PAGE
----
Multisport: No one able to keep up

By Grant Chapman

Nathan Jones overcame a seven-minute overnight deficit to take out the Speight's Coast to Coast two-day event.
Photo / Getty Images
Nathan Jones overcame a seven-minute overnight deficit to take out the Speight's Coast to Coast two-day event. Photo / Getty Images

Nathan Jones wasn't about to let a few earthquakes or a torn hamstring distract him from helping to save his favourite multisport event.

The Woodend accountant overcame all manner of setbacks, including a seven-minute overnight deficit, to take out the Speight's Coast to Coast two-day multisport event at Sumner Beach yesterday.

After three previous appearances in the 243km cycle/run/kayak across the South Island, Jones (34) was ready to cry enough after the quakes that devastated Christchurch and its environs almost 12 months ago. He had just finished seventh in the 20011 one-day dash, but when Mother Nature struck, he was ready to pull the pin on his racing career.

"I was pretty rocked by the earthquake," he reflected after crossing the finish line. "When it happened, I got pretty busy at work - we were in a 20-storey building in the CBD, but now we're out by the airport - things got moved around and it got pretty difficult to train.

"There was no way I could do the one-day and I wasn't going to race at all, but in early December I got the fever again and decided I didn't want to miss out. I also wanted to give something back to the race, because I knew numbers would be down and I didn't want to see this iconic race fall over. It's the best multisport race in New Zealand, I reckon."

Race entries have flagged recently, down 30 per cent over the past two years. While the economy has doubtlessly contributed, earthquakes have unquestionably eroded the event's biggest geographical market of Canterbury.

"We're so buggered here in Christchurch, everyone just wants to go home and go to bed," laments race organiser Robin Judkins. "You wake up in the morning more tired than when you went to sleep, so no one wants to go out for a run or a cycle. But it's a bit like this race - sometimes you just have to hang in there, mate."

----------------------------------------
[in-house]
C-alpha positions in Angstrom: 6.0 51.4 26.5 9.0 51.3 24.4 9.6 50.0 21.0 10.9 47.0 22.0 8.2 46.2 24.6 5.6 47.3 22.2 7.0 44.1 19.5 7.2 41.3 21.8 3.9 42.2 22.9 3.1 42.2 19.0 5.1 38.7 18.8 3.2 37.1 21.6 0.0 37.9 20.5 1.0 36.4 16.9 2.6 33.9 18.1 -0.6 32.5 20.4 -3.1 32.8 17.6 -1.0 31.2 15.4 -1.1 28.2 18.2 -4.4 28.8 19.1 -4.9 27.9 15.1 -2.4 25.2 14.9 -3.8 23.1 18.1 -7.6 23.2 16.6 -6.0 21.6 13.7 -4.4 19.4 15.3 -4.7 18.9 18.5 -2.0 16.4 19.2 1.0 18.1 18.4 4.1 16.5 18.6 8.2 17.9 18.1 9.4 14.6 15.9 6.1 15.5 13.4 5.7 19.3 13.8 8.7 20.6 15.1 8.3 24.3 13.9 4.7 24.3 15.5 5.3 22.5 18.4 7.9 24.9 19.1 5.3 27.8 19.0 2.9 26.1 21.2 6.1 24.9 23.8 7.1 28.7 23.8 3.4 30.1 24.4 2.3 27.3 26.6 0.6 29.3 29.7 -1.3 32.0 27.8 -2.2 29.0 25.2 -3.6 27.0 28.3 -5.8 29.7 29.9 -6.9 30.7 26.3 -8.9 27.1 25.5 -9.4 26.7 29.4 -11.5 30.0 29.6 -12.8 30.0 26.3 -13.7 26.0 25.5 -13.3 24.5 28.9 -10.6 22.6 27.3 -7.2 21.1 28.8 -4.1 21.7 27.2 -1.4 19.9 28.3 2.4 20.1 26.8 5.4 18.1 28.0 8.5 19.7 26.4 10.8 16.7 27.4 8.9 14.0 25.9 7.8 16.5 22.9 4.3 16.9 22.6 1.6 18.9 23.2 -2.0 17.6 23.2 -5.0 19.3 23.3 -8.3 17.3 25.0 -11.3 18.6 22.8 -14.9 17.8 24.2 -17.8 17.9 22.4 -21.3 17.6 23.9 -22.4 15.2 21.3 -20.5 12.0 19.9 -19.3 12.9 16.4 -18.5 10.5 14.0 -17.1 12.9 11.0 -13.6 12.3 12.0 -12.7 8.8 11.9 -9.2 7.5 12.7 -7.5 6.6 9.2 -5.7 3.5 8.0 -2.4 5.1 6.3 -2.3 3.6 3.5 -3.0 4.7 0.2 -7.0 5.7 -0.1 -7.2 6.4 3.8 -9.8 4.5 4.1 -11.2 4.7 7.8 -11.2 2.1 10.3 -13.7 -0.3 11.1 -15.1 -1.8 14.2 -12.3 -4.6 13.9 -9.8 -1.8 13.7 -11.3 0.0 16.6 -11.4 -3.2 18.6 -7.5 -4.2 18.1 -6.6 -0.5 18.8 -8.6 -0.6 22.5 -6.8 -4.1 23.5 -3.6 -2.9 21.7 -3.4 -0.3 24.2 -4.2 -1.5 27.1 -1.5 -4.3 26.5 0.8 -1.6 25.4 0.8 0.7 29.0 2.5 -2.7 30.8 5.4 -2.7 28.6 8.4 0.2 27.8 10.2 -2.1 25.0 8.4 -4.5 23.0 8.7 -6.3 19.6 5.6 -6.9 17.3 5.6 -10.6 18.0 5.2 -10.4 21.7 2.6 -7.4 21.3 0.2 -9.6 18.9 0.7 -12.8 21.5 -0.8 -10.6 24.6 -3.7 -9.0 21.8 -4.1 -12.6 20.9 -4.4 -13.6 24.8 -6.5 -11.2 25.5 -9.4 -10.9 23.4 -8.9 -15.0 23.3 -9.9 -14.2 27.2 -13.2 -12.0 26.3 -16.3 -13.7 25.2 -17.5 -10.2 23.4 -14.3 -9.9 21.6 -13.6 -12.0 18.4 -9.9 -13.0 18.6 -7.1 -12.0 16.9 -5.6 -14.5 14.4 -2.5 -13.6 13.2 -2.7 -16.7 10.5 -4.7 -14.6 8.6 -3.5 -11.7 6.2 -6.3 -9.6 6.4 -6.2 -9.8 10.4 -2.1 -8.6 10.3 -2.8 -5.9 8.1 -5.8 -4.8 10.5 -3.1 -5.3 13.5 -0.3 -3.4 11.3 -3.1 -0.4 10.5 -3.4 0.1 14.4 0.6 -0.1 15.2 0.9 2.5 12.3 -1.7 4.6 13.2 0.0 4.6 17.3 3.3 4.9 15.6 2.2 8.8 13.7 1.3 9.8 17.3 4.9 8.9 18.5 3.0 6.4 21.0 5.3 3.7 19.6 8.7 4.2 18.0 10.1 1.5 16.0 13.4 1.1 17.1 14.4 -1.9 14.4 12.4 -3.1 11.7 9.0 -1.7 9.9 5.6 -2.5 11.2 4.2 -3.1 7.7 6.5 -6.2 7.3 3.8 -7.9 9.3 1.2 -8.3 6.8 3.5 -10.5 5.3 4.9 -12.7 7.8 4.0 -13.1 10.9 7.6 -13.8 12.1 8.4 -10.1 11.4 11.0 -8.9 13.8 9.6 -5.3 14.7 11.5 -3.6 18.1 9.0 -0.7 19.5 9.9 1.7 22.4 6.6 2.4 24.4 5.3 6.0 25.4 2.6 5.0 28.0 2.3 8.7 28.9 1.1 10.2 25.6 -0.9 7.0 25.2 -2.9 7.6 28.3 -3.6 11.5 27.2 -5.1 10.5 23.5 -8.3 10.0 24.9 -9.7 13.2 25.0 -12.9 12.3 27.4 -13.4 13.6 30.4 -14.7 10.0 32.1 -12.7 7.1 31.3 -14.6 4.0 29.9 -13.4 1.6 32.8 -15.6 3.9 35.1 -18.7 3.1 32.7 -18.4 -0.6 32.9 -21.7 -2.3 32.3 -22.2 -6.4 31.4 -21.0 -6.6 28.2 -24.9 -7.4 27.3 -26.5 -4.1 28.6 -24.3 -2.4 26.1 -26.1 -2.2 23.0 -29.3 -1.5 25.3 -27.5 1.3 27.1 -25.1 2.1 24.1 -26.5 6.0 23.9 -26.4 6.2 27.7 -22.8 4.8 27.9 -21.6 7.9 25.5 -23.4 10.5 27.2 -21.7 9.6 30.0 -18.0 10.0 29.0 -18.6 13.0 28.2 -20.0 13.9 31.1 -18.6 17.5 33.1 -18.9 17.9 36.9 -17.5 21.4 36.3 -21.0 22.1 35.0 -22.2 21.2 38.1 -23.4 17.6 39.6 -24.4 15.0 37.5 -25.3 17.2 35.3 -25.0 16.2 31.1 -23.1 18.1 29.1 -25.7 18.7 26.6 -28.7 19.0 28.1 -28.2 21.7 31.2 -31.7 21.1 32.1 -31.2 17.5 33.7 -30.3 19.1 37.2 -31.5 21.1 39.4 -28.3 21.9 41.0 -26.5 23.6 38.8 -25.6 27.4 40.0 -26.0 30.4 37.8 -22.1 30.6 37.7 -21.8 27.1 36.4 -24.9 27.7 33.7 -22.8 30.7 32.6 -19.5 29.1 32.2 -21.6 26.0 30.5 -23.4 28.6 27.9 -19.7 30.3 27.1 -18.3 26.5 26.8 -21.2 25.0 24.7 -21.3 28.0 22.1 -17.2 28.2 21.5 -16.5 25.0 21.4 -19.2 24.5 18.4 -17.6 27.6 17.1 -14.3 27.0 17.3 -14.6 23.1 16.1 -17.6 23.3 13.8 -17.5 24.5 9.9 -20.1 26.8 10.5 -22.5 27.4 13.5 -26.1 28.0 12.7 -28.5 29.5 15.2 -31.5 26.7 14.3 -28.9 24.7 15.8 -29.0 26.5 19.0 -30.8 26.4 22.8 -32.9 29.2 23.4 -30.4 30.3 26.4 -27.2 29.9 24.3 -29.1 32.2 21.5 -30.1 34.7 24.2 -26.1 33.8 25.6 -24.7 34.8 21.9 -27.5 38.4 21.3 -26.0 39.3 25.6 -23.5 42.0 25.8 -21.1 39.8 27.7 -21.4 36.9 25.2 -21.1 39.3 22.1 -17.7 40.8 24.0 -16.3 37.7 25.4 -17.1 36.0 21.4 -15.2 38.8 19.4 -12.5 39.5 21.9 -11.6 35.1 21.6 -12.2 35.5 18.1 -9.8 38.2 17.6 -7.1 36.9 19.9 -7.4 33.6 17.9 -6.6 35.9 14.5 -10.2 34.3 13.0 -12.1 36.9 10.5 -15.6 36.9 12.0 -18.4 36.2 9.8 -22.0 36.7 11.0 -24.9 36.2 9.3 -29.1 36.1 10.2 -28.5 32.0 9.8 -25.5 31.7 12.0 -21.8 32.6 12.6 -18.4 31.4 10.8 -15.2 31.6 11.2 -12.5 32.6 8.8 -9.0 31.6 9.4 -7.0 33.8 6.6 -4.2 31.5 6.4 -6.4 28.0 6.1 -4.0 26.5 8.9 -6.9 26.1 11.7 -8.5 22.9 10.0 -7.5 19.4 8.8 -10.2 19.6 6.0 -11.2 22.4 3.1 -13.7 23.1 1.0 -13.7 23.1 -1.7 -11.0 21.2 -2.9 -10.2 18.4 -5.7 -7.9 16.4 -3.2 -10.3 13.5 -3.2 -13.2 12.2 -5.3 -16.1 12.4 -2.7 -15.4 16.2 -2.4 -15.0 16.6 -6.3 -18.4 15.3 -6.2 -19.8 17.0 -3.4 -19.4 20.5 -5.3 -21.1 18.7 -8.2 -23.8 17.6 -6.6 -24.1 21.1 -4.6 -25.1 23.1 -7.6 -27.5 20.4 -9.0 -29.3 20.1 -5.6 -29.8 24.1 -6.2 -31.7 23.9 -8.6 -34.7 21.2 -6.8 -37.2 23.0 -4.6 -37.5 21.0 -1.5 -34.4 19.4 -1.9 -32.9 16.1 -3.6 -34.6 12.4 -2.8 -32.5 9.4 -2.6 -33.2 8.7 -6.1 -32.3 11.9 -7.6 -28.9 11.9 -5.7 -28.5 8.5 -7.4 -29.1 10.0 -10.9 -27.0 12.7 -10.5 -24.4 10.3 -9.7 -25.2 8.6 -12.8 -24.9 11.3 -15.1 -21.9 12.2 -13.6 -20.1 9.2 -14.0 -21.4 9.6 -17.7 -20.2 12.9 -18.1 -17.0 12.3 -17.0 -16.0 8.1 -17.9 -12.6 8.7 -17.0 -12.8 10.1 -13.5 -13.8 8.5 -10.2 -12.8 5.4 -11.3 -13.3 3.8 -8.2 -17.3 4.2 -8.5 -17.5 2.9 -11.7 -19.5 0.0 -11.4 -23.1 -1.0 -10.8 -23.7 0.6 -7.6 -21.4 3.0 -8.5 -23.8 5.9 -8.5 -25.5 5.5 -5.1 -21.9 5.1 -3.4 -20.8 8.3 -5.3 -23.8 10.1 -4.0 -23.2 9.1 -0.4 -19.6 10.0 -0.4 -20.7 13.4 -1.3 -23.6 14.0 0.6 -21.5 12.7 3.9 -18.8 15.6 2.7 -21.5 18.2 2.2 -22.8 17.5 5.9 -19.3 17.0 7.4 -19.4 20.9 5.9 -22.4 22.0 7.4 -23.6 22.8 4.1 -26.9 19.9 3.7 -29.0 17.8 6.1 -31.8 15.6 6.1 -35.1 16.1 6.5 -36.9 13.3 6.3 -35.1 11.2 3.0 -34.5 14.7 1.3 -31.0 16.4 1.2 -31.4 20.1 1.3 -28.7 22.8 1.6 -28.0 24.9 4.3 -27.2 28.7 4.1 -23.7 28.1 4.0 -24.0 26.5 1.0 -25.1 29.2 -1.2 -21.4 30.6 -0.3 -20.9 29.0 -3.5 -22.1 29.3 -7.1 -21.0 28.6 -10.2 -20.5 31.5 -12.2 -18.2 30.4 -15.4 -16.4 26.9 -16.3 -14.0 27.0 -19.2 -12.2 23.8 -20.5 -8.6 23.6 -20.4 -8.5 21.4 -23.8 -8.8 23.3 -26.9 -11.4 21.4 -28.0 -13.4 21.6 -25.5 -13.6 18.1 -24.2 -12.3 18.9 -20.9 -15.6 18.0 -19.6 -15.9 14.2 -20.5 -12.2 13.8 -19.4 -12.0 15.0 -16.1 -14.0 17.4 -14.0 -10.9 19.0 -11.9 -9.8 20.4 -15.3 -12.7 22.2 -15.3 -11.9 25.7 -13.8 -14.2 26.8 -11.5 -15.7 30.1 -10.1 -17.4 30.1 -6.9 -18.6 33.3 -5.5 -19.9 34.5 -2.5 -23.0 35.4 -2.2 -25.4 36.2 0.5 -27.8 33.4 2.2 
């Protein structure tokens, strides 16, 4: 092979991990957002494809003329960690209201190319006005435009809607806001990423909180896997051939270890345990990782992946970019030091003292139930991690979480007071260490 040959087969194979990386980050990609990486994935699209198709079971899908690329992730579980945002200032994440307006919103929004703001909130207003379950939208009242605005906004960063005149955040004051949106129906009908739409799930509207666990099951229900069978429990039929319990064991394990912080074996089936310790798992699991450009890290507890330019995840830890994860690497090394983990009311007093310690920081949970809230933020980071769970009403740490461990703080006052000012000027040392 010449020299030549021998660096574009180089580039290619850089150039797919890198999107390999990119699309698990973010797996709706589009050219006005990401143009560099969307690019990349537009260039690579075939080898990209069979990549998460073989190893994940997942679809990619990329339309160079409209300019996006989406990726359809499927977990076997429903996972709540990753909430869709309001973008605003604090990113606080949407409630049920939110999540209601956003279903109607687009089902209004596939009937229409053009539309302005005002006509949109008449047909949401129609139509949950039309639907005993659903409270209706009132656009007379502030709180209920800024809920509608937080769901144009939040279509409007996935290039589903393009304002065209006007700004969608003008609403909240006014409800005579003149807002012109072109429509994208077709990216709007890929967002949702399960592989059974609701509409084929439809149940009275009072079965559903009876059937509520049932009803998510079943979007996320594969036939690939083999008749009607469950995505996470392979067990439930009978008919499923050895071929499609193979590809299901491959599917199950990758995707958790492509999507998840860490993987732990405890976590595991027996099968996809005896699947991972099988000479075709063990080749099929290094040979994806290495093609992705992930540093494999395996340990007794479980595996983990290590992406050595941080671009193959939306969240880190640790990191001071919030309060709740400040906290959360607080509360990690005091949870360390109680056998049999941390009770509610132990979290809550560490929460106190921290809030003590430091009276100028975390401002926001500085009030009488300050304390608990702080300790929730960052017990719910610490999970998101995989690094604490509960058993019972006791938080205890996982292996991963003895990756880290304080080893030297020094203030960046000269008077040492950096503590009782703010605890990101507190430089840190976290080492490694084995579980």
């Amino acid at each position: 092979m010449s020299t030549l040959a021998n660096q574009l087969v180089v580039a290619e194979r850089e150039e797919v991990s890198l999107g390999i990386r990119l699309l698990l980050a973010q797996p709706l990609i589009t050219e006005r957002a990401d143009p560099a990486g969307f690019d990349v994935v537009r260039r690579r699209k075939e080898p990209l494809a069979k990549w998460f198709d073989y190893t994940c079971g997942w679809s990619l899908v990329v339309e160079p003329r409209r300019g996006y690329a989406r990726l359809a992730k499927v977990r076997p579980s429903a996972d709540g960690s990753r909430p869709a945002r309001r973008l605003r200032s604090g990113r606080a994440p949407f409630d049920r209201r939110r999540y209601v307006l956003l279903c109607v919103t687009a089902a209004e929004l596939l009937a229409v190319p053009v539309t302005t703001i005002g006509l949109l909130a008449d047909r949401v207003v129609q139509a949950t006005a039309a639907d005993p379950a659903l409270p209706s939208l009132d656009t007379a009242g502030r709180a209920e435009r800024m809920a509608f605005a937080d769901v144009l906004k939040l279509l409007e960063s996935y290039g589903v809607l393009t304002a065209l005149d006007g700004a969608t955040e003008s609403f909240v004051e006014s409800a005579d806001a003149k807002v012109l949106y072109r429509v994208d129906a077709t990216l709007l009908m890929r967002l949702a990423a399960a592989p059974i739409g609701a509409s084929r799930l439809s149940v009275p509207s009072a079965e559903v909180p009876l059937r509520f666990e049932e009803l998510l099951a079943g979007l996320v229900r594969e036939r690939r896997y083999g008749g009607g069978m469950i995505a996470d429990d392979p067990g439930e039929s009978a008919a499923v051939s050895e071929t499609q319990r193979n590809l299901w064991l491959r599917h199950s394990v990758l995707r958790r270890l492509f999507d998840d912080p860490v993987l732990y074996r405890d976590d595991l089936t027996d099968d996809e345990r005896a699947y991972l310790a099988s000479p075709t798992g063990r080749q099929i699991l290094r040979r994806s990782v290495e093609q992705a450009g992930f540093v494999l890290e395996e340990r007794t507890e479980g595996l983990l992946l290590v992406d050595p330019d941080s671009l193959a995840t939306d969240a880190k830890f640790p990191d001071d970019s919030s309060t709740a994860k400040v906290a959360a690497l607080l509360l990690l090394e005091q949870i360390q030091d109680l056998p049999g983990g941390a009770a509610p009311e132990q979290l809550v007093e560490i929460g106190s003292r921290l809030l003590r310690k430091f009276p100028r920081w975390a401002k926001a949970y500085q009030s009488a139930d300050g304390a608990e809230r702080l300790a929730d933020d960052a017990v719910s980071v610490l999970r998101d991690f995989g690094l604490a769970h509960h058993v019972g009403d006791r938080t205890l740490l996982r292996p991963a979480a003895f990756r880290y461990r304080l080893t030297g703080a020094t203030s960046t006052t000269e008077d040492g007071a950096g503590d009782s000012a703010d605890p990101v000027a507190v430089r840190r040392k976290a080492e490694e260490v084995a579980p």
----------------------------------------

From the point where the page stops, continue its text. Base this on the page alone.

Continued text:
Jones couldn't agree more: "I do think you need some distractions and the people of Canterbury need to get back to a normal life if they're committed to staying here. It's been good to take my mind off things, to get back in the hills and back to some normality."

Jones' strength is his running, but wasn't going to help him much after he tore a hamstring three weeks out from the big weekend.

"The physios have done wonders just getting me to the start. I had a fairly good bike yesterday morning, but the run was hard and I wasn't able to stride out. To be fair I was happy to only be seven minutes down and third overnight. The paddle is my weakness, but I gave it everything - I knew I had something catch up."

Given the nature of the two-day finish, there was still an anxious wait at the finish line to determine whether he had made up enough ground on the early leaders. Trailing off the first bike stage, Christchurch rookie Nathan Bell (21) had swept into the overnight lead with a 3hr 24m 04s 33km mountain run, edging Mark Beesley of Rotorua by less than a minute at the Klondyke Corner halfway point.

But Bell fell while picking his way along the river bed, taking huge chunks of flesh out of both hands - hardly a good omen with 67km of kayaking to come.

As it happened, neither could resist Jones' second-day heroics as he finished 26 minutes clear in 12hr 20m.

Among the women, North Shore youngster Toni Keeling (20) seemed full of beans as she emerged from the mountains in 21st overall and 2m 26s ahead of her nearest challenger, Koleighne Ford of Christchurch. Already a veteran of three previous Coast to Coast outings, Keeling kept up a family tradition in the event - mother Christine was in the one-day field - and held on in a final time of 14hours 20min 42sec, despite trailing Olivia Spencer-Bower of Rolleston onto the beach.

A special Sumner Beach cheer was reserved for Christchurch woman Neelusha Memon, who suffers 70 per cent blindness after a snowboard accident 11 years ago, but completed the gruelling course with the assistance of minders.

- Herald on Sunday

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